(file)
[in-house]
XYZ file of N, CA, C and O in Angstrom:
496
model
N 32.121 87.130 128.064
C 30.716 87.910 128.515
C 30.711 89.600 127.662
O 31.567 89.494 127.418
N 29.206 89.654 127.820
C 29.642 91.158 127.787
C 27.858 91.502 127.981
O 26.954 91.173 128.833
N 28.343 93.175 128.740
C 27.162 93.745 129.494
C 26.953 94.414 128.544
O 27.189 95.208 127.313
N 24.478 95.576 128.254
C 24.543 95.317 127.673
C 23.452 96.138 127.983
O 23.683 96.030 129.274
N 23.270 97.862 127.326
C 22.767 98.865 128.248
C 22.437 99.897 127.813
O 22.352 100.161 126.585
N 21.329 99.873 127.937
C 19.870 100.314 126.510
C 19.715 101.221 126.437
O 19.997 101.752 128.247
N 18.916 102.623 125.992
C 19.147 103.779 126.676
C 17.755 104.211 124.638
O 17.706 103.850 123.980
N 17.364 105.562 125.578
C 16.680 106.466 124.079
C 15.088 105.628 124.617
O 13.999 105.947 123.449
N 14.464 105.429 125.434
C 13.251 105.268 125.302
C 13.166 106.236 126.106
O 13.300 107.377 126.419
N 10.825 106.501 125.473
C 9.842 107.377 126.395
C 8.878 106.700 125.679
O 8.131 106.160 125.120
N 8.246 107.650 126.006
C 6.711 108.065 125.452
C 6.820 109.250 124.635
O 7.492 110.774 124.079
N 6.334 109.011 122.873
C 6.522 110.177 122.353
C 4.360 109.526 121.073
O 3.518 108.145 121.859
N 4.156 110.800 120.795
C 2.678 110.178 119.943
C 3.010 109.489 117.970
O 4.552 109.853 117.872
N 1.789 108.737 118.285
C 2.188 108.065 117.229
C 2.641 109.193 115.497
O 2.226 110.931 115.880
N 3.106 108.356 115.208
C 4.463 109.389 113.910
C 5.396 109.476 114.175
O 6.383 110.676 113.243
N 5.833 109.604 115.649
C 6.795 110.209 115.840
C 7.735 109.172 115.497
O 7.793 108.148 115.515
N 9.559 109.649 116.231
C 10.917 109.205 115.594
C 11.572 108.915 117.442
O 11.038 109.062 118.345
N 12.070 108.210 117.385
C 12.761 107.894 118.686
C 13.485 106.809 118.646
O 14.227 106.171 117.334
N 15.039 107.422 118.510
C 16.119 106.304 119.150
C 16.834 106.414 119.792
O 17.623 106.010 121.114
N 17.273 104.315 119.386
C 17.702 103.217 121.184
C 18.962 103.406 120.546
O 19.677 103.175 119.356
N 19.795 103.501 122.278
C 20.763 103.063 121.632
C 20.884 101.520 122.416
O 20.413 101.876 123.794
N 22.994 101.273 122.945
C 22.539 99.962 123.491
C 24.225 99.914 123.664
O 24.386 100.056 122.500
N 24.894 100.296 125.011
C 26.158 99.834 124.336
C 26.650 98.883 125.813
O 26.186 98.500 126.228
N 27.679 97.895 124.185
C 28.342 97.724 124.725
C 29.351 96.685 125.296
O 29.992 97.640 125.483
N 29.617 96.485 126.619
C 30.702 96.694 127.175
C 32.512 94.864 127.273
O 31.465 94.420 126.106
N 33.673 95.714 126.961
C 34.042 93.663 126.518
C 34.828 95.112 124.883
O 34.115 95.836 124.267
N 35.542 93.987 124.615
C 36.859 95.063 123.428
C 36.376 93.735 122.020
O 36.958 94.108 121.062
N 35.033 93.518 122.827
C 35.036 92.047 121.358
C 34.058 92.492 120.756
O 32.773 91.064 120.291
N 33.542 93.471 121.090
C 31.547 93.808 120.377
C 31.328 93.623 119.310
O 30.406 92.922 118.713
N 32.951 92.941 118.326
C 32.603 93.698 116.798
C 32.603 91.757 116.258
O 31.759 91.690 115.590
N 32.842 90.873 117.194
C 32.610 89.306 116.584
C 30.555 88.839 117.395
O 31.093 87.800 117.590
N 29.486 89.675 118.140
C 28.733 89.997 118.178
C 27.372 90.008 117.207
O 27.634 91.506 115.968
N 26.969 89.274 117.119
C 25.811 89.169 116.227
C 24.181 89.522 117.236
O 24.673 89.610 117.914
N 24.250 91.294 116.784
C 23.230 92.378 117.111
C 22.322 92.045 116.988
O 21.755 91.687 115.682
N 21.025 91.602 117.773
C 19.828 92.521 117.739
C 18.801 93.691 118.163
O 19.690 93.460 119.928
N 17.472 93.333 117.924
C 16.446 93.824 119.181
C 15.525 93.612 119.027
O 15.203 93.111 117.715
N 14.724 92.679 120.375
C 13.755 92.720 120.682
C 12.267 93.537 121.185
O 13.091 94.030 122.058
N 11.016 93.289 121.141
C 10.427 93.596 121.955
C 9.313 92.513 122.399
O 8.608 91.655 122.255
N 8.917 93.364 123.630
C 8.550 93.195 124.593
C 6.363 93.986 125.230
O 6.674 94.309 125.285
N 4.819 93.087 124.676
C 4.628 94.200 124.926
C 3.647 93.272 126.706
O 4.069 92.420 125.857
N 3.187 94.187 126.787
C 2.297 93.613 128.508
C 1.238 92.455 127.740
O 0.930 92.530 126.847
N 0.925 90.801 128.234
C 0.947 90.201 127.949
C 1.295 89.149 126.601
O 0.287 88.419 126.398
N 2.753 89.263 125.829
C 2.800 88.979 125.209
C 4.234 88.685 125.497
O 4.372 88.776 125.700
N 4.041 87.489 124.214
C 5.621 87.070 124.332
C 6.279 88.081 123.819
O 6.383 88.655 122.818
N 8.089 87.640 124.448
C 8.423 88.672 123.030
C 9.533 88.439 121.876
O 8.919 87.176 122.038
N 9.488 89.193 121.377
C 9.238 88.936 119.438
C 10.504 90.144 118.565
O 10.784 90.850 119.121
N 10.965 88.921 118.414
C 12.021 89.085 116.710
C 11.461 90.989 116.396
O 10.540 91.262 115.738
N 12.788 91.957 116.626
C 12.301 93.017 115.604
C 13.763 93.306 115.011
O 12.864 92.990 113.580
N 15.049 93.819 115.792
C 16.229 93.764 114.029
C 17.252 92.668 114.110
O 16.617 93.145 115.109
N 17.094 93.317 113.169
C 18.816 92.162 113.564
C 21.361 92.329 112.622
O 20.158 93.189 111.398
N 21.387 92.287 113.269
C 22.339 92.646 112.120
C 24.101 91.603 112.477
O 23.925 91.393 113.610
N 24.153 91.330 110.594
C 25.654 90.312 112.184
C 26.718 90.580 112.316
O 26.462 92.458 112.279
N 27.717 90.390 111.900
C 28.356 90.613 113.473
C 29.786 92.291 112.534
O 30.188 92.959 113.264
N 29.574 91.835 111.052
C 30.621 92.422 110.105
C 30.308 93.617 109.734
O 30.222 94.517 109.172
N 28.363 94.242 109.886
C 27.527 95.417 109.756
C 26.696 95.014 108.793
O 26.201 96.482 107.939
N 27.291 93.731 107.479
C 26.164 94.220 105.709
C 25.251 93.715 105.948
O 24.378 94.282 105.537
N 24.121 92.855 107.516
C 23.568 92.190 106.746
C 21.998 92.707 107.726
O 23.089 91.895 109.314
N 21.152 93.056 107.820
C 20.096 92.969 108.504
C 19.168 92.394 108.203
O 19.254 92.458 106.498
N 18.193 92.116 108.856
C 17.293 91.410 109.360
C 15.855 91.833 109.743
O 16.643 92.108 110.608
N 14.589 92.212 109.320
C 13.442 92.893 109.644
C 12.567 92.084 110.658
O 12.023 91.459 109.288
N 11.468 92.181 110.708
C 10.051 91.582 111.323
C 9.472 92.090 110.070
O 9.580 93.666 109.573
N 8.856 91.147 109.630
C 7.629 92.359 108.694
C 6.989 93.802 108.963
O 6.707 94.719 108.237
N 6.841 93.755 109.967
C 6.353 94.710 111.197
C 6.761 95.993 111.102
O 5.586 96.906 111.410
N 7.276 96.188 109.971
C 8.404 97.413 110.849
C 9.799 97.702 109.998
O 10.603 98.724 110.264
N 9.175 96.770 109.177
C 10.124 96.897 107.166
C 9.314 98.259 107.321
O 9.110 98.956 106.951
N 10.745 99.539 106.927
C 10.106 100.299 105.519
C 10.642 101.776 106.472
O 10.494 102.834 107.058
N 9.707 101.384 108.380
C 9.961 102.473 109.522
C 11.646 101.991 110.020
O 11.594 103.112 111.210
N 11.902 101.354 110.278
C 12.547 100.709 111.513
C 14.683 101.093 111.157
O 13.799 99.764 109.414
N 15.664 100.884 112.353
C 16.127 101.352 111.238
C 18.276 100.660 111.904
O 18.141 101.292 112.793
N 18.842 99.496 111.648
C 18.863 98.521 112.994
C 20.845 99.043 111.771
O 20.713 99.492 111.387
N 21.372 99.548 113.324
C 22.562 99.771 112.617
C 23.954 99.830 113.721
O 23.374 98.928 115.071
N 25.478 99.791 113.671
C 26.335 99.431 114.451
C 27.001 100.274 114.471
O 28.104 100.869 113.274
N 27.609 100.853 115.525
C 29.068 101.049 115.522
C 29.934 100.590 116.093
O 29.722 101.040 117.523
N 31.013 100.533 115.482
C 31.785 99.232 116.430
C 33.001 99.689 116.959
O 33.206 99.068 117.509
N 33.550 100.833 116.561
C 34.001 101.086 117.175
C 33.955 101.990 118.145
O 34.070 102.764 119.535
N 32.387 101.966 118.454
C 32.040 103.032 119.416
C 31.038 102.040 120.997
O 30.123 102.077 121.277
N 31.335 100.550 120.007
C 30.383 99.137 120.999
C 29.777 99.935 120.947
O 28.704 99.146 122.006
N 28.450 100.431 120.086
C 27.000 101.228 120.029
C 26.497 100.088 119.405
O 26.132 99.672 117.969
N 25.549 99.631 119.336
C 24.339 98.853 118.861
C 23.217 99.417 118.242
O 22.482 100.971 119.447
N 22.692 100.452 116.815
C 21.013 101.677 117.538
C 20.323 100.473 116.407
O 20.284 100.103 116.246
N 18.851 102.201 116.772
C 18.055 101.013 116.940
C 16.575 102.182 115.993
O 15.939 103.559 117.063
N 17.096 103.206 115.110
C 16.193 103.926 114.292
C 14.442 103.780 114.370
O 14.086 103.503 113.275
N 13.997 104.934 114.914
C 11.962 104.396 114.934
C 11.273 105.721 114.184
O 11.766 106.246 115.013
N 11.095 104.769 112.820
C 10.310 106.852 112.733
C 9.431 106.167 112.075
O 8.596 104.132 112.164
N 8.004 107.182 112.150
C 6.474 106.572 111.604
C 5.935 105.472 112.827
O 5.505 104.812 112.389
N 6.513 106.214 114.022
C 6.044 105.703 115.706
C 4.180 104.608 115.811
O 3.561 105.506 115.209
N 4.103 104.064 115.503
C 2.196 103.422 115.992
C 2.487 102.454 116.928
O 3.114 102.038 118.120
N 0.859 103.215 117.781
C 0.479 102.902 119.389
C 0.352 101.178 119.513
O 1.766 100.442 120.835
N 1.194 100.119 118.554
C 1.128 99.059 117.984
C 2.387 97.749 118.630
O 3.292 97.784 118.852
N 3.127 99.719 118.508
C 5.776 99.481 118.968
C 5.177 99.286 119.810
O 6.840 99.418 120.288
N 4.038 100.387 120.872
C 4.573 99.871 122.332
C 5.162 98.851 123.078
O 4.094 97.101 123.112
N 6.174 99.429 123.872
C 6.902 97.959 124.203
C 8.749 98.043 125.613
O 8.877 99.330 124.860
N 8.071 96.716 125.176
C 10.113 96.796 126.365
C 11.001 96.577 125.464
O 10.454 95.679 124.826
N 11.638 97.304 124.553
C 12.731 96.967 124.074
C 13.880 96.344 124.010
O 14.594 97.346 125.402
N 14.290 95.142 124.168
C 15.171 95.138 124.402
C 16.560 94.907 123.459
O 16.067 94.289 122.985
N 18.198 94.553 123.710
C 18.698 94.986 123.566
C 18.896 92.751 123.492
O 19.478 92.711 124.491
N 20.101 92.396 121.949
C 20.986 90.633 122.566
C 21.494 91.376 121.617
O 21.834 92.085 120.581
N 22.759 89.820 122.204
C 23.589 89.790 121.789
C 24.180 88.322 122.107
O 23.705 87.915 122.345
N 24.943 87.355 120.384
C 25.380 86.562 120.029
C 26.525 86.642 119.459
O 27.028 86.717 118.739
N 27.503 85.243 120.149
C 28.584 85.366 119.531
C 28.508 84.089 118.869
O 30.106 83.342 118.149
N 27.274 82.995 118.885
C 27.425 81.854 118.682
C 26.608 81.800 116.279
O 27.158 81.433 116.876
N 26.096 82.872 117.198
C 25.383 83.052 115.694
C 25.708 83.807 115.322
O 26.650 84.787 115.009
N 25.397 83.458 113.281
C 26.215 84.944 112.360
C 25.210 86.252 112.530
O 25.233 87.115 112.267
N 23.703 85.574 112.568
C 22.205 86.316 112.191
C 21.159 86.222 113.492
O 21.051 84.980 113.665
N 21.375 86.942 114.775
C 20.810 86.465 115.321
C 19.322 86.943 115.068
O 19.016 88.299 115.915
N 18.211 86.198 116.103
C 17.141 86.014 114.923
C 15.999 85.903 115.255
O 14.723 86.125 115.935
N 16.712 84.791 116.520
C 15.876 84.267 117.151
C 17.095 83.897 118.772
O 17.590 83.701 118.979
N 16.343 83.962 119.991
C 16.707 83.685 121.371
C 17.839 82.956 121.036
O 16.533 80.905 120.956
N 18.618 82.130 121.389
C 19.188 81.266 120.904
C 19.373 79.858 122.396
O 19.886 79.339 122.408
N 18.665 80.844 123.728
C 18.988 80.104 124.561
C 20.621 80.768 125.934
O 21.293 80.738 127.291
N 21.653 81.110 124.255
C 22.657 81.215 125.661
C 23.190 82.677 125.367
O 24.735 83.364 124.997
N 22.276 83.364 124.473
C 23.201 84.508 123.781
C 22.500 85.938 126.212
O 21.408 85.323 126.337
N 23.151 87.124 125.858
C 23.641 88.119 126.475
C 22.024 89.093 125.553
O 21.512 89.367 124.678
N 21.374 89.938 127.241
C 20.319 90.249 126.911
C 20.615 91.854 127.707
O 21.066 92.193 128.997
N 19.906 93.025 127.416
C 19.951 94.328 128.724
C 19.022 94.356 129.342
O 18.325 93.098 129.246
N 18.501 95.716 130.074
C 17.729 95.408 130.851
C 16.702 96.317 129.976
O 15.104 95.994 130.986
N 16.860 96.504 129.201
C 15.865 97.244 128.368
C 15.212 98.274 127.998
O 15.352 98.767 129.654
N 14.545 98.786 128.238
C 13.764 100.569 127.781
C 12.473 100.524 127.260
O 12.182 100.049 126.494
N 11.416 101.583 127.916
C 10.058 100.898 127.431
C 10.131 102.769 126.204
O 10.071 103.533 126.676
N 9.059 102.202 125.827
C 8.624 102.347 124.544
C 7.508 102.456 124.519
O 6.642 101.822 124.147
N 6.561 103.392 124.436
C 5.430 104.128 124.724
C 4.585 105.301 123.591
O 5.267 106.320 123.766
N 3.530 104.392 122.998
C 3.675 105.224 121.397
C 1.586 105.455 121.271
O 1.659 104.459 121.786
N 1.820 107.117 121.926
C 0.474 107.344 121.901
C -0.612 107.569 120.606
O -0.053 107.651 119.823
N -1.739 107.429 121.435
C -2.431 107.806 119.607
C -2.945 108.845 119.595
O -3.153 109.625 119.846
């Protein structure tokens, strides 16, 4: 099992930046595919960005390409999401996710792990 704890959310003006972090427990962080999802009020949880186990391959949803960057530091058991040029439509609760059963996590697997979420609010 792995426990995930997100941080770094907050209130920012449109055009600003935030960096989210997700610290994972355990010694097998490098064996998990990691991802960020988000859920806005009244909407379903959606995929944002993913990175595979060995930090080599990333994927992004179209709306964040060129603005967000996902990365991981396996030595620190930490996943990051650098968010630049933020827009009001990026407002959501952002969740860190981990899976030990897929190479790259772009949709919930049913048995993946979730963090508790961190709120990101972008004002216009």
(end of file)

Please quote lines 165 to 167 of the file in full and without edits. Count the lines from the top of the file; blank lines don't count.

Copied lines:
N 3.187 94.187 126.787
C 2.297 93.613 128.508
C 1.238 92.455 127.740